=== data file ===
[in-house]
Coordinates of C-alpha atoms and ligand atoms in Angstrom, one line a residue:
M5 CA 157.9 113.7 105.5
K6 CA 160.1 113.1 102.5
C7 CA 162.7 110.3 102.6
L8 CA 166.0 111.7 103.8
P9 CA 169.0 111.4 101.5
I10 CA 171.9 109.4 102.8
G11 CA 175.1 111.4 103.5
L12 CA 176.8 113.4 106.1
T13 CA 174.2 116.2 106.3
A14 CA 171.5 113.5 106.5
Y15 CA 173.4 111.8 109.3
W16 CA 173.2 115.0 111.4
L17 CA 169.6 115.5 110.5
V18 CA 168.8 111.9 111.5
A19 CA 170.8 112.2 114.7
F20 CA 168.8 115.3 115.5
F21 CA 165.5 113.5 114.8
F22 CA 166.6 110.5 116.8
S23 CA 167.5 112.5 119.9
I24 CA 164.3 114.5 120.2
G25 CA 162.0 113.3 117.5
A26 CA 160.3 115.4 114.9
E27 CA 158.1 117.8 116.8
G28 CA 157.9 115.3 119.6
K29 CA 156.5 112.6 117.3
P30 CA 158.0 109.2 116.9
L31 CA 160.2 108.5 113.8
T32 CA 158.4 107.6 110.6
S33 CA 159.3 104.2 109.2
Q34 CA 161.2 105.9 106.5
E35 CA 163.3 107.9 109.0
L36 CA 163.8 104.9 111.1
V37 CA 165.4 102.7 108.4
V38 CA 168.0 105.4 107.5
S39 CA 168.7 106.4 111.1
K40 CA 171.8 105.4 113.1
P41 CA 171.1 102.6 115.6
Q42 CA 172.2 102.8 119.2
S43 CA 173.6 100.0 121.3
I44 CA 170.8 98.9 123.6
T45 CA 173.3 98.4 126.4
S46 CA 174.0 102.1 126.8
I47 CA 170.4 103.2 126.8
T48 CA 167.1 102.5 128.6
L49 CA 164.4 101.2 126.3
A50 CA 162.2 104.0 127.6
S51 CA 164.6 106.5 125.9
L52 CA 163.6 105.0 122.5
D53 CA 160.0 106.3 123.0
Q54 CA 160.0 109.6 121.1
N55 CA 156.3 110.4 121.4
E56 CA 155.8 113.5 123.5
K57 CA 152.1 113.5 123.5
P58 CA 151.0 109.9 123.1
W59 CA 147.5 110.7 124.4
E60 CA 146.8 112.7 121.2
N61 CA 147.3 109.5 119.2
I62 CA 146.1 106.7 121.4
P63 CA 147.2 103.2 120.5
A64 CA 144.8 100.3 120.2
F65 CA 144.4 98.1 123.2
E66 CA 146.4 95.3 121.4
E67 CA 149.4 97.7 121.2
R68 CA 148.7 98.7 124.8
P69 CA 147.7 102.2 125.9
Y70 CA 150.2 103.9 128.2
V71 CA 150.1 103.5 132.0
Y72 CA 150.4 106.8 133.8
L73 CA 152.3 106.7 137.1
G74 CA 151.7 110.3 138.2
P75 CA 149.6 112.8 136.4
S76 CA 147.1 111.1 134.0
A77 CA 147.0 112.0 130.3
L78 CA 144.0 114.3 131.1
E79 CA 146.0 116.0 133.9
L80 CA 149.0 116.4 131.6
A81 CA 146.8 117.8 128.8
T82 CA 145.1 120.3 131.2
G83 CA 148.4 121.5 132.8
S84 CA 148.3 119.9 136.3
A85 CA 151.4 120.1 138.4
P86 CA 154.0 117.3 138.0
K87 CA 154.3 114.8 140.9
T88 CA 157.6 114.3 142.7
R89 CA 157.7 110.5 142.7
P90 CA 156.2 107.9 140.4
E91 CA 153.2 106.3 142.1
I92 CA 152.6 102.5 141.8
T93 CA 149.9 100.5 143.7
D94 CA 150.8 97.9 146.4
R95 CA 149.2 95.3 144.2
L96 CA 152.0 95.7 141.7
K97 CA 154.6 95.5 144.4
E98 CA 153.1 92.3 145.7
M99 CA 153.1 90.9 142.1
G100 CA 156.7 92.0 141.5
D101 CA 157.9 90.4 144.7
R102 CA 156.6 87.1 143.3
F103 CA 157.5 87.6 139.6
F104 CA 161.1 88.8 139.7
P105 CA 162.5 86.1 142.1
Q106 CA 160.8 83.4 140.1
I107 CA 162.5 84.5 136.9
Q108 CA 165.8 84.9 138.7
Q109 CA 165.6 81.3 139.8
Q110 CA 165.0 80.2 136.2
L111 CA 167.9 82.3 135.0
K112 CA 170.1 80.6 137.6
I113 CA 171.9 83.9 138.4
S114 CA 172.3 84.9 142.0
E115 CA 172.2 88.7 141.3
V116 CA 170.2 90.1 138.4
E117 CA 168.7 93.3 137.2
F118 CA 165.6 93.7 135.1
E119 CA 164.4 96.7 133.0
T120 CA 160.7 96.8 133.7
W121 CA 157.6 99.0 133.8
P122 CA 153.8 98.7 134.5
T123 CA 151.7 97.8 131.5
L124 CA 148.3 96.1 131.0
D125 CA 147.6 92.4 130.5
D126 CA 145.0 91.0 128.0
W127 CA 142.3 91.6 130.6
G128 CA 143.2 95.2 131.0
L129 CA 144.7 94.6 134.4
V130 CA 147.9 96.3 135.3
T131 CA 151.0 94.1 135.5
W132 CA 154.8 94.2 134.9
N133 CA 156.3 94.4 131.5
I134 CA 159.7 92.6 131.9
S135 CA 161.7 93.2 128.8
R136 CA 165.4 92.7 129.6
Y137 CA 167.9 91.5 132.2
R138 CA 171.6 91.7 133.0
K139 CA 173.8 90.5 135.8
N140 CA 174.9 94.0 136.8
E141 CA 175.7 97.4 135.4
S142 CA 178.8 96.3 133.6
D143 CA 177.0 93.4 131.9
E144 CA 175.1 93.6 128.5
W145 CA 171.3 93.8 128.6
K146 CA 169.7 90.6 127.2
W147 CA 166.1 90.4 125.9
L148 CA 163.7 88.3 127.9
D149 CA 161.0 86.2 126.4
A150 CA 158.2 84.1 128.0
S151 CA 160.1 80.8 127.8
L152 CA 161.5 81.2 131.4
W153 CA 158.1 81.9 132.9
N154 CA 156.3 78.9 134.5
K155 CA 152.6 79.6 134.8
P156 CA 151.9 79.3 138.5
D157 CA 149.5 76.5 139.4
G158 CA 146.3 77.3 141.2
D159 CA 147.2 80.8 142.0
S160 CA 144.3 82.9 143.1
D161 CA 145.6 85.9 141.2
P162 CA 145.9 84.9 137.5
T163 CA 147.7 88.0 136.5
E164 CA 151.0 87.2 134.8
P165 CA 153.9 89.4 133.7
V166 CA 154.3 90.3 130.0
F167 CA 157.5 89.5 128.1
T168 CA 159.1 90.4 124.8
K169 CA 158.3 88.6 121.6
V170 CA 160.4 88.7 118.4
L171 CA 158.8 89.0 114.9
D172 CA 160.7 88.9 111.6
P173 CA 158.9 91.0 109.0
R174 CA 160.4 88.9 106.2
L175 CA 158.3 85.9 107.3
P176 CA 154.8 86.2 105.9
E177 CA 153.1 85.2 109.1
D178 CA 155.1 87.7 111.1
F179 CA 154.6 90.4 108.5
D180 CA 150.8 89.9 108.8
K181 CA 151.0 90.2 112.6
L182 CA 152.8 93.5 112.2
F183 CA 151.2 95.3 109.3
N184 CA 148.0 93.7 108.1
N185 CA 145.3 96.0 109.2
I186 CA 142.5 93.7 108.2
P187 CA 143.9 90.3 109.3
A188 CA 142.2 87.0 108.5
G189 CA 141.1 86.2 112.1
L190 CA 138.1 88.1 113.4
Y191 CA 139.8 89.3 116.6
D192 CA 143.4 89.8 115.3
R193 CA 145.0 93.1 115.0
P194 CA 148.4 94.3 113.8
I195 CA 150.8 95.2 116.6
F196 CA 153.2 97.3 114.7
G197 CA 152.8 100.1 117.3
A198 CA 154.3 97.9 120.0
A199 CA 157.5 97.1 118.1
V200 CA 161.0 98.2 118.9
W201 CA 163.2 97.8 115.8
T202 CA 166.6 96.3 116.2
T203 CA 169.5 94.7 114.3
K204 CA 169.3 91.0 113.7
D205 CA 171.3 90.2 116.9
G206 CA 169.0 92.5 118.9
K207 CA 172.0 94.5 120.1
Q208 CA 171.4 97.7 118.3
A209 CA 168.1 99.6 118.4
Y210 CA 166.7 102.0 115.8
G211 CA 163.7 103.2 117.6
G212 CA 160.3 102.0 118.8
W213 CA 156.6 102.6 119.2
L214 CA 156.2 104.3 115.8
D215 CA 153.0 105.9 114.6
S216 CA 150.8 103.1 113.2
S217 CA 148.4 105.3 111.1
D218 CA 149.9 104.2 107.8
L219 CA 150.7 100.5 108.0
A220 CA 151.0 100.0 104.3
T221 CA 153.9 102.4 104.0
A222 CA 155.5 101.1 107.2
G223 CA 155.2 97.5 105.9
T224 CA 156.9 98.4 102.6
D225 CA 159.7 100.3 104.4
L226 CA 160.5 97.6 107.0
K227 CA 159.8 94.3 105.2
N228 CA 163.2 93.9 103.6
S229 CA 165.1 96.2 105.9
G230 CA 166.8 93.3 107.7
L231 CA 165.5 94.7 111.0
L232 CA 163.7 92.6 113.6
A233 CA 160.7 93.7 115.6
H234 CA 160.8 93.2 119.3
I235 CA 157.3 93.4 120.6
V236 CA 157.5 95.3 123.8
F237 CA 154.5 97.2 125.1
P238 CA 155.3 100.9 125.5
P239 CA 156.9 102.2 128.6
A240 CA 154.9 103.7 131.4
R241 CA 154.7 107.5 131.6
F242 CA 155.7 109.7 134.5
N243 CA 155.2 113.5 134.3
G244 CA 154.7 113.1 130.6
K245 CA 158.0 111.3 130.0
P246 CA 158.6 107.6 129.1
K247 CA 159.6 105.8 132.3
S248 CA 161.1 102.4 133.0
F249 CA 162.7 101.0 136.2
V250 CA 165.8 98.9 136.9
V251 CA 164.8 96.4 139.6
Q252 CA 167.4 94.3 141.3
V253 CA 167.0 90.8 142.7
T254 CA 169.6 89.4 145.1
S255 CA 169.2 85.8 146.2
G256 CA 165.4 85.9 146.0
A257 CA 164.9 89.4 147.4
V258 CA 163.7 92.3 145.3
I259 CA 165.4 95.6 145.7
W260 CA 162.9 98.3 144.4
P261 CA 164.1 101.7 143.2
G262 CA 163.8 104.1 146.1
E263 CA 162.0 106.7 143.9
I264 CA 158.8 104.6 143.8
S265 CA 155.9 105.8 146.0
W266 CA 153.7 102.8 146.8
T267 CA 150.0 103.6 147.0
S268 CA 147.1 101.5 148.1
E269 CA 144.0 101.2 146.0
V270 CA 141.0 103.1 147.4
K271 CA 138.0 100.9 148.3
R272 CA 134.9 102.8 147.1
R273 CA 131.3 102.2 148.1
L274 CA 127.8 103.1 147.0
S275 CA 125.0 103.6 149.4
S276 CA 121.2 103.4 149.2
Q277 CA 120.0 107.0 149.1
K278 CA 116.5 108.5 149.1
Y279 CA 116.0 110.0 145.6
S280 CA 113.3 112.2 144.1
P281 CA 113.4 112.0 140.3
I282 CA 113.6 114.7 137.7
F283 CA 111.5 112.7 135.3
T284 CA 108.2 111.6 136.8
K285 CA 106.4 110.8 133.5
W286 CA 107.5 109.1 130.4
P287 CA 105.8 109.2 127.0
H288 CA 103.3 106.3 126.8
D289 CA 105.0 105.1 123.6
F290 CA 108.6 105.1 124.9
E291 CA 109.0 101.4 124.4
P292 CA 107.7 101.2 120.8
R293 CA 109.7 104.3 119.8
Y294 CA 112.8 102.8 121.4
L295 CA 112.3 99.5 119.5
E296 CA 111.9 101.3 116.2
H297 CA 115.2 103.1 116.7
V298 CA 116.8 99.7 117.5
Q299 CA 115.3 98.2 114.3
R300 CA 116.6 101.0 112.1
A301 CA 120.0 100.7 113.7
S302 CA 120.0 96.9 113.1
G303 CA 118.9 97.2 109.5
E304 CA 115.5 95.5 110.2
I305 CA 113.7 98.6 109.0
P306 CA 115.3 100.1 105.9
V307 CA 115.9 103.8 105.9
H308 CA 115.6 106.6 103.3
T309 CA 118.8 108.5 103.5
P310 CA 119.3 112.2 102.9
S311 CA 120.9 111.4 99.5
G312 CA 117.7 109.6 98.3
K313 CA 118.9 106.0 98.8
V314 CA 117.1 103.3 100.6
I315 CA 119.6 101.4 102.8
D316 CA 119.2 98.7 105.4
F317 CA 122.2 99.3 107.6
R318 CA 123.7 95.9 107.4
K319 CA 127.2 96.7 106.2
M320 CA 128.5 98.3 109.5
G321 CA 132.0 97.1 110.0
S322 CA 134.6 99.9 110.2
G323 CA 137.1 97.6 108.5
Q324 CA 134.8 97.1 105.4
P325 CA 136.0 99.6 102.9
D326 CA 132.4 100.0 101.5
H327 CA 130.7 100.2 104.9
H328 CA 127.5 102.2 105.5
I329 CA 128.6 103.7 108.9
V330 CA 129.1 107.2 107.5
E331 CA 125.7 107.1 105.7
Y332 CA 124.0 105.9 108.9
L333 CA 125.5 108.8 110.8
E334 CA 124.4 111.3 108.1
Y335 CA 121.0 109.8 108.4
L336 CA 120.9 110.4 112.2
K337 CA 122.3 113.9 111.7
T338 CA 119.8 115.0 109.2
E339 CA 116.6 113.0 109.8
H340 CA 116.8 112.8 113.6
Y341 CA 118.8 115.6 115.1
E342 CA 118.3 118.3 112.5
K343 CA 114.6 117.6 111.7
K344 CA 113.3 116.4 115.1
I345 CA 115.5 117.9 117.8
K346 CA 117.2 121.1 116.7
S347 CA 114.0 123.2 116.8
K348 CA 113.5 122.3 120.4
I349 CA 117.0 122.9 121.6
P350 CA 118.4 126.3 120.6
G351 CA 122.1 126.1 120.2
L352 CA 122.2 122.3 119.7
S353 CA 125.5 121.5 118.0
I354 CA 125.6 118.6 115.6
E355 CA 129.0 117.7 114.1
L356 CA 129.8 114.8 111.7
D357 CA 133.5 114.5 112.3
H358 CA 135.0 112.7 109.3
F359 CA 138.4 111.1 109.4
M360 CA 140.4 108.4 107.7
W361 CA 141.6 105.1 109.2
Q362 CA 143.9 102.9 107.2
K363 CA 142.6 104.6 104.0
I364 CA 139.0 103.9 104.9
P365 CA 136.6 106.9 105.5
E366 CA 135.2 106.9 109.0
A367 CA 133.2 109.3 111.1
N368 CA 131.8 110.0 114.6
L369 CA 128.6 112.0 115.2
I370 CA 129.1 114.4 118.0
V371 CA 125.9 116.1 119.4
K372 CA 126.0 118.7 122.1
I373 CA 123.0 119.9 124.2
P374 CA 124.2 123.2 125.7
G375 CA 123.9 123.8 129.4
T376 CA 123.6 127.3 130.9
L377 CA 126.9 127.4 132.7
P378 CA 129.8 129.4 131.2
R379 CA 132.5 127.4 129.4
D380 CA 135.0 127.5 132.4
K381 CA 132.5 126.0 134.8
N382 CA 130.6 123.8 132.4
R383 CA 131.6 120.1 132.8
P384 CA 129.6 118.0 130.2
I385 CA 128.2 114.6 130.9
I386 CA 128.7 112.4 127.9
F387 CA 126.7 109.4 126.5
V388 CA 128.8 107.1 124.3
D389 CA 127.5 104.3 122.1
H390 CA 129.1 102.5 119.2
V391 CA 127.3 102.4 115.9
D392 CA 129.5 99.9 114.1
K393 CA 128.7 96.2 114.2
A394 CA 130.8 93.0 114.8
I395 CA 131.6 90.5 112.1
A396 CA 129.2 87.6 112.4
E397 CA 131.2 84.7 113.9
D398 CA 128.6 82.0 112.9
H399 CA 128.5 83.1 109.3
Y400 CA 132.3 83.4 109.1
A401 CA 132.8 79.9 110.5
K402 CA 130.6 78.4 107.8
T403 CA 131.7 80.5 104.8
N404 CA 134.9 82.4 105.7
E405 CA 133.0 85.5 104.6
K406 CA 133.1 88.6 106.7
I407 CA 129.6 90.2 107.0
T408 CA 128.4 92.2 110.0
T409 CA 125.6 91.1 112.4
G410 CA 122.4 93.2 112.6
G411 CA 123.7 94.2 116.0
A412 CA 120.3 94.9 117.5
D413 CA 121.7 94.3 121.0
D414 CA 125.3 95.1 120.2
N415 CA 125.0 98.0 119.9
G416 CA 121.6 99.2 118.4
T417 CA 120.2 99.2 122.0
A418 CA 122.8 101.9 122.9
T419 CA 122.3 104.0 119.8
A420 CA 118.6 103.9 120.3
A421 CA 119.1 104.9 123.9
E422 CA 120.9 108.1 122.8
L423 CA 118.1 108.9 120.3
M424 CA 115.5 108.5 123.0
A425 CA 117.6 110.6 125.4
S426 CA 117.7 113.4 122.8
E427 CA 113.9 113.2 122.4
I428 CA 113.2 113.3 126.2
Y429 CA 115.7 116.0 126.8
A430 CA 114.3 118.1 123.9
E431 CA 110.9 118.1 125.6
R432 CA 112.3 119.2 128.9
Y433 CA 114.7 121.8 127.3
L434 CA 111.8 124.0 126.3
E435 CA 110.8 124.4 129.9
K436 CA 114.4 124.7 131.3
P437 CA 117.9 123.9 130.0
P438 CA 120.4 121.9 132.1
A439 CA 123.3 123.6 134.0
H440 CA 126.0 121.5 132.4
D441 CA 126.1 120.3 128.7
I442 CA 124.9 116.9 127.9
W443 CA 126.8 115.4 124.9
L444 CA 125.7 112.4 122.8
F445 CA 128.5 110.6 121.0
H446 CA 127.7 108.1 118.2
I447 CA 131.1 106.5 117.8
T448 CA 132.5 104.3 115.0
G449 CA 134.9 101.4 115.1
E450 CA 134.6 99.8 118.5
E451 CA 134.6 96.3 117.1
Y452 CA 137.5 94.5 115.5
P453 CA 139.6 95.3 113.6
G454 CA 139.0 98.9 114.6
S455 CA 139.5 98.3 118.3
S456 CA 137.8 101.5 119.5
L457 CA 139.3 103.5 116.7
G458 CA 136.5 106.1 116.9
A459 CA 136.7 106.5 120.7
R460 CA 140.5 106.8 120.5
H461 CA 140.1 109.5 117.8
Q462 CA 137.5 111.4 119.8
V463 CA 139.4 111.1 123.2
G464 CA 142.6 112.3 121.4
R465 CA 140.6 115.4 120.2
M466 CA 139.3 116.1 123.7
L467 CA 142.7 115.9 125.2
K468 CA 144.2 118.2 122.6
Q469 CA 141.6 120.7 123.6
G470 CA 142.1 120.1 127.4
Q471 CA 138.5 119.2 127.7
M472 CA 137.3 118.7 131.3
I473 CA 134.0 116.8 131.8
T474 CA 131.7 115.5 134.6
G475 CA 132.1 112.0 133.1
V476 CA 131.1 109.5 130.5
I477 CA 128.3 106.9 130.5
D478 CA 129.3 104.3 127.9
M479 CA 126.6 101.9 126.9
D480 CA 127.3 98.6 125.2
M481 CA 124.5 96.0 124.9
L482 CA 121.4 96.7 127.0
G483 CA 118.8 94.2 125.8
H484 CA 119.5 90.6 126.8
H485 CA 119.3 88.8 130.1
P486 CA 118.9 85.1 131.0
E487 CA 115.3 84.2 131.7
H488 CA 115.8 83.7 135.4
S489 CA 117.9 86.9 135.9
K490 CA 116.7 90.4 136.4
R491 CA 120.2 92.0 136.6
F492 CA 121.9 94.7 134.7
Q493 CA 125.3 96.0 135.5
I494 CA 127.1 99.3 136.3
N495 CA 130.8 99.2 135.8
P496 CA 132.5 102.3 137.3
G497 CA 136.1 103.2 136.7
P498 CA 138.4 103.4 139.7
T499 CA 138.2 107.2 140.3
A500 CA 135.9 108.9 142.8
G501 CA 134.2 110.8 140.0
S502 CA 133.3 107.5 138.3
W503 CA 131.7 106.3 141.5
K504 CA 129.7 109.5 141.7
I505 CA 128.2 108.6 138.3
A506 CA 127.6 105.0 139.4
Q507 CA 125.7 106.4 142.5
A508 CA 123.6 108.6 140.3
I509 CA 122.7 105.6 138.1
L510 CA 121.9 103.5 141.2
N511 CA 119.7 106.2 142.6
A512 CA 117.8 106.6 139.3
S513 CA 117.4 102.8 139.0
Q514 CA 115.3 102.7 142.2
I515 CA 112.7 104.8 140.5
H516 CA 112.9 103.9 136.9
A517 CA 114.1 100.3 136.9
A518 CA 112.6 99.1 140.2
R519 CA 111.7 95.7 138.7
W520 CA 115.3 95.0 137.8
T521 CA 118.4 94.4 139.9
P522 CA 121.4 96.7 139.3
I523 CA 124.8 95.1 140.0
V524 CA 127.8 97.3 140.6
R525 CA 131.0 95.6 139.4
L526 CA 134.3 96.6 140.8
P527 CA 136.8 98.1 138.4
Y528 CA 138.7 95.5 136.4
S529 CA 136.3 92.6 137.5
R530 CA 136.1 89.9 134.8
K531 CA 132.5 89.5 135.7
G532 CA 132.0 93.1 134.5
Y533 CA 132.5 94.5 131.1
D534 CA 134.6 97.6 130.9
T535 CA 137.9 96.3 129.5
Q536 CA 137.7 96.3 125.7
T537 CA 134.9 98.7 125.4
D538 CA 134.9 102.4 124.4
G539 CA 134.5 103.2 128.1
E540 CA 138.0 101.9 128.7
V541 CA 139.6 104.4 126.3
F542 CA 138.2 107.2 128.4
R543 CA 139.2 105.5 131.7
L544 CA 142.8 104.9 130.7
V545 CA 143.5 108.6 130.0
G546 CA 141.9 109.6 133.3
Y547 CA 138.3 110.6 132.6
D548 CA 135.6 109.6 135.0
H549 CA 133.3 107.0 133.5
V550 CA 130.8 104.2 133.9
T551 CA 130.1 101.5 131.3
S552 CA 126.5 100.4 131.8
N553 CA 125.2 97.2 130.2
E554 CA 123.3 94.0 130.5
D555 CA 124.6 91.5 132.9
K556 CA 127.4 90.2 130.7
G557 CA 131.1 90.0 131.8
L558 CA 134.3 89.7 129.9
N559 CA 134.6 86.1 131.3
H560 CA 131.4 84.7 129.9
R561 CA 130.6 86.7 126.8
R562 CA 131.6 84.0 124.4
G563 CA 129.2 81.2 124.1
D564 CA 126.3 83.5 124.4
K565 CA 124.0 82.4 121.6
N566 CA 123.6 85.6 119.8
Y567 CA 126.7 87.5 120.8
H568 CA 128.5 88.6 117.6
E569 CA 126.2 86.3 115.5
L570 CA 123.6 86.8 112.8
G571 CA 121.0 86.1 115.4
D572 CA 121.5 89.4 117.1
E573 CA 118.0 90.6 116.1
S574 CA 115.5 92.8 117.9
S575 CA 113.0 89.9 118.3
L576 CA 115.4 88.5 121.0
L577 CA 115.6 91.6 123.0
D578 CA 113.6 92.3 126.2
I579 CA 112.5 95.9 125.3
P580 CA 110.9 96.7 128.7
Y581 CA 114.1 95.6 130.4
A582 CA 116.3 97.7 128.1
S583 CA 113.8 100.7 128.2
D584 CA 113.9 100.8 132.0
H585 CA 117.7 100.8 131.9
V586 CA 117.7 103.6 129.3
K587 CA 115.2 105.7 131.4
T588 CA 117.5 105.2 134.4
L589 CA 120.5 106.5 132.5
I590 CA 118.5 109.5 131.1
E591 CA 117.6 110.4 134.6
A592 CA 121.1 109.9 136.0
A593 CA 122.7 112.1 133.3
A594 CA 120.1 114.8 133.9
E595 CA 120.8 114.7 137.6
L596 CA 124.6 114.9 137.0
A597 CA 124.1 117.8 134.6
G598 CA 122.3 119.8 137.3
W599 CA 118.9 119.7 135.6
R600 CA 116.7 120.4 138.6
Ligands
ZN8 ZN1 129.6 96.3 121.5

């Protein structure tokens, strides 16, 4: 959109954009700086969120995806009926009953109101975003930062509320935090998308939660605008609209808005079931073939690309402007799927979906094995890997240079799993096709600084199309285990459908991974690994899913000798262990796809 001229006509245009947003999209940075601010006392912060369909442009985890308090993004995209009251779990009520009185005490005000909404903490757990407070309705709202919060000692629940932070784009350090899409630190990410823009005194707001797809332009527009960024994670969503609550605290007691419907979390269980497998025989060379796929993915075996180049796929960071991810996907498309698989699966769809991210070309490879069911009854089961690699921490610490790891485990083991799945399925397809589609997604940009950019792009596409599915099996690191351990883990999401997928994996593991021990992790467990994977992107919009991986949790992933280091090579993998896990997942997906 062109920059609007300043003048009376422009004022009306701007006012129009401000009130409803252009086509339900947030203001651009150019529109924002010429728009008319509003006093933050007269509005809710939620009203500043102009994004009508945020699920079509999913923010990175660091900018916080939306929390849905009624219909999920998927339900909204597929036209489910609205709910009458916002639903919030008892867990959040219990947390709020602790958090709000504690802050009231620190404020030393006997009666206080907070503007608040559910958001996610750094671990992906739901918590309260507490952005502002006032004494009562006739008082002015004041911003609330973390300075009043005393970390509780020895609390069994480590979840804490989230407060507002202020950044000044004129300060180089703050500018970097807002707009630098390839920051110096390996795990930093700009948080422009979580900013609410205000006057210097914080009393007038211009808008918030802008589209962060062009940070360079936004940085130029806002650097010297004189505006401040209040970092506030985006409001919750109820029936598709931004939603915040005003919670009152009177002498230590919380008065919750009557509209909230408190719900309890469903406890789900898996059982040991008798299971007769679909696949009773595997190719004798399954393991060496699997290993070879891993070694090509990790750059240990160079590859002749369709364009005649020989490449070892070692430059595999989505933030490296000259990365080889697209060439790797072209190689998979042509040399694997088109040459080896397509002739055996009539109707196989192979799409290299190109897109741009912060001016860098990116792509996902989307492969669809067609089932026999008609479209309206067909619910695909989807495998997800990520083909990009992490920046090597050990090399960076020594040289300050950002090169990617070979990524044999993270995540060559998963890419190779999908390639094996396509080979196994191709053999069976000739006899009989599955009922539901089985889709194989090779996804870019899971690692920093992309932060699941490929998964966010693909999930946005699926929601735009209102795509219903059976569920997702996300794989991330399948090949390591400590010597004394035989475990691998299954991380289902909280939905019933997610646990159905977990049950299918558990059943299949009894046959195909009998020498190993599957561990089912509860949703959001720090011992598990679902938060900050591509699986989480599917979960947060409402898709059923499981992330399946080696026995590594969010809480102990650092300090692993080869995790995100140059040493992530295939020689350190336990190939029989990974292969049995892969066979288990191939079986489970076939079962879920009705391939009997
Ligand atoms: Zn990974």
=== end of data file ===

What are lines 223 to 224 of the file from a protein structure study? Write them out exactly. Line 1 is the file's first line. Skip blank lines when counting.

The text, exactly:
D225 CA 159.7 100.3 104.4
L226 CA 160.5 97.6 107.0